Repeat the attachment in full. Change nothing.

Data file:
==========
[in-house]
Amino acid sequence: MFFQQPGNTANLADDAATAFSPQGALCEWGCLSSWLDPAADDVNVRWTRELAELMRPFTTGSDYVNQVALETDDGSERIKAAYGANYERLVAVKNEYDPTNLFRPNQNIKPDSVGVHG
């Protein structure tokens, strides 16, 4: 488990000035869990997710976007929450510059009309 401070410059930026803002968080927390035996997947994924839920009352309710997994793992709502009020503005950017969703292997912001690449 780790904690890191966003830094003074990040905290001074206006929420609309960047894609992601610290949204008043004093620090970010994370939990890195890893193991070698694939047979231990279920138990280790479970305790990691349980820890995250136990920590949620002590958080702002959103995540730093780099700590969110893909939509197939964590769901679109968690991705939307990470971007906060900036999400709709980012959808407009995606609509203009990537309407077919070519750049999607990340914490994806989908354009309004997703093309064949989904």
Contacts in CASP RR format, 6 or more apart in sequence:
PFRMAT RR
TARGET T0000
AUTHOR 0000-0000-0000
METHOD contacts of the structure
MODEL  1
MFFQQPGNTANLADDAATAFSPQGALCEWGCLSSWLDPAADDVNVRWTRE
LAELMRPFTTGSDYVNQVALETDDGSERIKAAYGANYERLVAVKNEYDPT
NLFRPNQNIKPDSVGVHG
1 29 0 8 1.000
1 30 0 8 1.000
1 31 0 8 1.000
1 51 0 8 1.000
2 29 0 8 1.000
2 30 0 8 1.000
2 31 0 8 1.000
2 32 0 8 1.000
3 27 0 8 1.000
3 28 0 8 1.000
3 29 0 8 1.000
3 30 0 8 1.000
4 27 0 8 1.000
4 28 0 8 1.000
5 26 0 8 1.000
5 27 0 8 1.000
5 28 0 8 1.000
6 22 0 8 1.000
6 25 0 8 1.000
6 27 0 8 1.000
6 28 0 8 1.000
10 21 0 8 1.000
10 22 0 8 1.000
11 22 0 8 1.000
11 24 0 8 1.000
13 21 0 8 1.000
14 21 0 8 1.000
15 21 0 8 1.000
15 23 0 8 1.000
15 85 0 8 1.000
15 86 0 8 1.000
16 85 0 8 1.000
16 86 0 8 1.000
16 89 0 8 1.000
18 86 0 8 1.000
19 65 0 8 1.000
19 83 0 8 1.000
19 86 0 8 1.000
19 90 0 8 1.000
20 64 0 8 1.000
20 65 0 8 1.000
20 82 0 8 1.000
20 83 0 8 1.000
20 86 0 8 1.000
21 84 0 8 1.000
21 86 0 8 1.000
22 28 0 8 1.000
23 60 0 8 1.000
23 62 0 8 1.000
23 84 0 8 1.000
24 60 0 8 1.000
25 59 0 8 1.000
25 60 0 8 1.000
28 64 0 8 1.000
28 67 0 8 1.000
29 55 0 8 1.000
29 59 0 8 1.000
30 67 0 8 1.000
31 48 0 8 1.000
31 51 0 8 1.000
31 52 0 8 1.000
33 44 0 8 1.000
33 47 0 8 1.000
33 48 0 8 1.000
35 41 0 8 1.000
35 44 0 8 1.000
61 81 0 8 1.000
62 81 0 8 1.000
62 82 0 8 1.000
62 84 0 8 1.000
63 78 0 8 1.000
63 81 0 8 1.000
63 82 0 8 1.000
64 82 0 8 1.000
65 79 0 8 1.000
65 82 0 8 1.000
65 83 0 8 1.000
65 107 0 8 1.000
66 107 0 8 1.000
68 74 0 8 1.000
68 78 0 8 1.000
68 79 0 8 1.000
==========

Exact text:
[in-house]
Amino acid sequence: MFFQQPGNTANLADDAATAFSPQGALCEWGCLSSWLDPAADDVNVRWTRELAELMRPFTTGSDYVNQVALETDDGSERIKAAYGANYERLVAVKNEYDPTNLFRPNQNIKPDSVGVHG
């Protein structure tokens, strides 16, 4: 488990000035869990997710976007929450510059009309 401070410059930026803002968080927390035996997947994924839920009352309710997994793992709502009020503005950017969703292997912001690449 780790904690890191966003830094003074990040905290001074206006929420609309960047894609992601610290949204008043004093620090970010994370939990890195890893193991070698694939047979231990279920138990280790479970305790990691349980820890995250136990920590949620002590958080702002959103995540730093780099700590969110893909939509197939964590769901679109968690991705939307990470971007906060900036999400709709980012959808407009995606609509203009990537309407077919070519750049999607990340914490994806989908354009309004997703093309064949989904």
Contacts in CASP RR format, 6 or more apart in sequence:
PFRMAT RR
TARGET T0000
AUTHOR 0000-0000-0000
METHOD contacts of the structure
MODEL  1
MFFQQPGNTANLADDAATAFSPQGALCEWGCLSSWLDPAADDVNVRWTRE
LAELMRPFTTGSDYVNQVALETDDGSERIKAAYGANYERLVAVKNEYDPT
NLFRPNQNIKPDSVGVHG
1 29 0 8 1.000
1 30 0 8 1.000
1 31 0 8 1.000
1 51 0 8 1.000
2 29 0 8 1.000
2 30 0 8 1.000
2 31 0 8 1.000
2 32 0 8 1.000
3 27 0 8 1.000
3 28 0 8 1.000
3 29 0 8 1.000
3 30 0 8 1.000
4 27 0 8 1.000
4 28 0 8 1.000
5 26 0 8 1.000
5 27 0 8 1.000
5 28 0 8 1.000
6 22 0 8 1.000
6 25 0 8 1.000
6 27 0 8 1.000
6 28 0 8 1.000
10 21 0 8 1.000
10 22 0 8 1.000
11 22 0 8 1.000
11 24 0 8 1.000
13 21 0 8 1.000
14 21 0 8 1.000
15 21 0 8 1.000
15 23 0 8 1.000
15 85 0 8 1.000
15 86 0 8 1.000
16 85 0 8 1.000
16 86 0 8 1.000
16 89 0 8 1.000
18 86 0 8 1.000
19 65 0 8 1.000
19 83 0 8 1.000
19 86 0 8 1.000
19 90 0 8 1.000
20 64 0 8 1.000
20 65 0 8 1.000
20 82 0 8 1.000
20 83 0 8 1.000
20 86 0 8 1.000
21 84 0 8 1.000
21 86 0 8 1.000
22 28 0 8 1.000
23 60 0 8 1.000
23 62 0 8 1.000
23 84 0 8 1.000
24 60 0 8 1.000
25 59 0 8 1.000
25 60 0 8 1.000
28 64 0 8 1.000
28 67 0 8 1.000
29 55 0 8 1.000
29 59 0 8 1.000
30 67 0 8 1.000
31 48 0 8 1.000
31 51 0 8 1.000
31 52 0 8 1.000
33 44 0 8 1.000
33 47 0 8 1.000
33 48 0 8 1.000
35 41 0 8 1.000
35 44 0 8 1.000
61 81 0 8 1.000
62 81 0 8 1.000
62 82 0 8 1.000
62 84 0 8 1.000
63 78 0 8 1.000
63 81 0 8 1.000
63 82 0 8 1.000
64 82 0 8 1.000
65 79 0 8 1.000
65 82 0 8 1.000
65 83 0 8 1.000
65 107 0 8 1.000
66 107 0 8 1.000
68 74 0 8 1.000
68 78 0 8 1.000
68 79 0 8 1.000